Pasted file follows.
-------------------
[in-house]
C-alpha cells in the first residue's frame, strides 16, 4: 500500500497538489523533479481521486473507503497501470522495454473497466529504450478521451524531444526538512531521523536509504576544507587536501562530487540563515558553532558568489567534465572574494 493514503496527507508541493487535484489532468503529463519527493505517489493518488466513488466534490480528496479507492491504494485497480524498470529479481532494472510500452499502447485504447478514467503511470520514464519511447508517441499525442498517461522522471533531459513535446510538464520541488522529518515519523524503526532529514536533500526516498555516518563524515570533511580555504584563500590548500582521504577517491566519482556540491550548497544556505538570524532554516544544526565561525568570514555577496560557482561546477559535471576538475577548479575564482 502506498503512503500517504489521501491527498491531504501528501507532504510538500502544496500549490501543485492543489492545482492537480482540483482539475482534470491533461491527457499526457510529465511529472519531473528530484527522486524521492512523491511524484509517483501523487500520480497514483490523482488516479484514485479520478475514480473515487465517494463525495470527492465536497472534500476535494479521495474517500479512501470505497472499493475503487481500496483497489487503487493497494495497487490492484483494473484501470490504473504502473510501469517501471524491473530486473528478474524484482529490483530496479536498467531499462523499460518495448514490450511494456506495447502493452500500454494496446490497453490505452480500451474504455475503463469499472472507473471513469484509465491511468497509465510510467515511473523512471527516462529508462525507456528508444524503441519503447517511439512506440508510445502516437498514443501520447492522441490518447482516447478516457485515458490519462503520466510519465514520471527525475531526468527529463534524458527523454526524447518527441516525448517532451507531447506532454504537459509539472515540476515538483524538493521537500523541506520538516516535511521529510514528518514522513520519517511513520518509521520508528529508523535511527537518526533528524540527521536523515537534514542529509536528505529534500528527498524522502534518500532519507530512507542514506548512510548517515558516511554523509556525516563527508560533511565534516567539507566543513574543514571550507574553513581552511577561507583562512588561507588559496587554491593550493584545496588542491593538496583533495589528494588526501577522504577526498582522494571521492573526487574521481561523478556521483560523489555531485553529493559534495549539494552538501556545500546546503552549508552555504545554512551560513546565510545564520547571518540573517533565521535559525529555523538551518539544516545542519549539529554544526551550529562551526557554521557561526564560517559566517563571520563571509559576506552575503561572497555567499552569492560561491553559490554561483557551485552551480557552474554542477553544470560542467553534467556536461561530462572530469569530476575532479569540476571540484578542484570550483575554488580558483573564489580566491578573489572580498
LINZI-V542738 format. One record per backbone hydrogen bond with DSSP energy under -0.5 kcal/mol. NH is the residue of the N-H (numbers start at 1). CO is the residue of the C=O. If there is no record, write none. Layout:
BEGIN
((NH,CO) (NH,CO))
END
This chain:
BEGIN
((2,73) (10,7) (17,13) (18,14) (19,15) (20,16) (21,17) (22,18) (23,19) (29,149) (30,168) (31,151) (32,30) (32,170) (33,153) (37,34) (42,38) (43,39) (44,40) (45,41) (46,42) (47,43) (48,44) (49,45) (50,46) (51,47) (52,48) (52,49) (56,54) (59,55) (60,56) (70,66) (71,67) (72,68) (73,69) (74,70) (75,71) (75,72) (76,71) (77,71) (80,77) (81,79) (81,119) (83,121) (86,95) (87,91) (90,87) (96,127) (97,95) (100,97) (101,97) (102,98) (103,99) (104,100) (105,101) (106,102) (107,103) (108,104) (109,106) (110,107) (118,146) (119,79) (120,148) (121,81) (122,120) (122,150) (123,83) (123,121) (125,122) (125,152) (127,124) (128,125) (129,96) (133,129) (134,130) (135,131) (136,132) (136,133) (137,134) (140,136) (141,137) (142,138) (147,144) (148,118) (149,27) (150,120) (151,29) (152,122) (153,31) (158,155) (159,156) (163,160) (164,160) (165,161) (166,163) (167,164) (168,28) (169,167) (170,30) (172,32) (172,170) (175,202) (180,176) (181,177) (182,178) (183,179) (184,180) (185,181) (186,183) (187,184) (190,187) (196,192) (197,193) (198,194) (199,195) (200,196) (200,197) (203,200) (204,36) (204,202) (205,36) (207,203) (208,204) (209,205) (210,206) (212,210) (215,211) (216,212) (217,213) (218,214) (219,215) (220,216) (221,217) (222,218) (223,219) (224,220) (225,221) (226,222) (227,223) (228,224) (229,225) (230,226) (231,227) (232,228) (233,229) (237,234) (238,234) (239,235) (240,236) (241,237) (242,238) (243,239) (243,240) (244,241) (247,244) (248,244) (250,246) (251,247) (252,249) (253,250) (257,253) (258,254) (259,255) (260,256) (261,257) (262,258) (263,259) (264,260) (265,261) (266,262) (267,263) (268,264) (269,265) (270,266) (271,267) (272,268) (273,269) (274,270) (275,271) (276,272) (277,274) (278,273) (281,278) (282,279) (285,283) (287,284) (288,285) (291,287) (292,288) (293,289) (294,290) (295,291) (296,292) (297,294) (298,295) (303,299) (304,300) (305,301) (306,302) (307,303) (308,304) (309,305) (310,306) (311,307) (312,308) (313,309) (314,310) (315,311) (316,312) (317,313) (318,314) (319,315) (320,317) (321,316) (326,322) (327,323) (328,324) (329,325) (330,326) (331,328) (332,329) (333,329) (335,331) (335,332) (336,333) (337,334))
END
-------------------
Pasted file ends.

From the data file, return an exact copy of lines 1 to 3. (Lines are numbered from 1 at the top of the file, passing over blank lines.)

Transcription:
[in-house]
C-alpha cells in the first residue's frame, strides 16, 4: 500500500497538489523533479481521486473507503497501470522495454473497466529504450478521451524531444526538512531521523536509504576544507587536501562530487540563515558553532558568489567534465572574494 493514503496527507508541493487535484489532468503529463519527493505517489493518488466513488466534490480528496479507492491504494485497480524498470529479481532494472510500452499502447485504447478514467503511470520514464519511447508517441499525442498517461522522471533531459513535446510538464520541488522529518515519523524503526532529514536533500526516498555516518563524515570533511580555504584563500590548500582521504577517491566519482556540491550548497544556505538570524532554516544544526565561525568570514555577496560557482561546477559535471576538475577548479575564482 502506498503512503500517504489521501491527498491531504501528501507532504510538500502544496500549490501543485492543489492545482492537480482540483482539475482534470491533461491527457499526457510529465511529472519531473528530484527522486524521492512523491511524484509517483501523487500520480497514483490523482488516479484514485479520478475514480473515487465517494463525495470527492465536497472534500476535494479521495474517500479512501470505497472499493475503487481500496483497489487503487493497494495497487490492484483494473484501470490504473504502473510501469517501471524491473530486473528478474524484482529490483530496479536498467531499462523499460518495448514490450511494456506495447502493452500500454494496446490497453490505452480500451474504455475503463469499472472507473471513469484509465491511468497509465510510467515511473523512471527516462529508462525507456528508444524503441519503447517511439512506440508510445502516437498514443501520447492522441490518447482516447478516457485515458490519462503520466510519465514520471527525475531526468527529463534524458527523454526524447518527441516525448517532451507531447506532454504537459509539472515540476515538483524538493521537500523541506520538516516535511521529510514528518514522513520519517511513520518509521520508528529508523535511527537518526533528524540527521536523515537534514542529509536528505529534500528527498524522502534518500532519507530512507542514506548512510548517515558516511554523509556525516563527508560533511565534516567539507566543513574543514571550507574553513581552511577561507583562512588561507588559496587554491593550493584545496588542491593538496583533495589528494588526501577522504577526498582522494571521492573526487574521481561523478556521483560523489555531485553529493559534495549539494552538501556545500546546503552549508552555504545554512551560513546565510545564520547571518540573517533565521535559525529555523538551518539544516545542519549539529554544526551550529562551526557554521557561526564560517559566517563571520563571509559576506552575503561572497555567499552569492560561491553559490554561483557551485552551480557552474554542477553544470560542467553534467556536461561530462572530469569530476575532479569540476571540484578542484570550483575554488580558483573564489580566491578573489572580498
LINZI-V542738 format. One record per backbone hydrogen bond with DSSP energy under -0.5 kcal/mol. NH is the residue of the N-H (numbers start at 1). CO is the residue of the C=O. If there is no record, write none. Layout: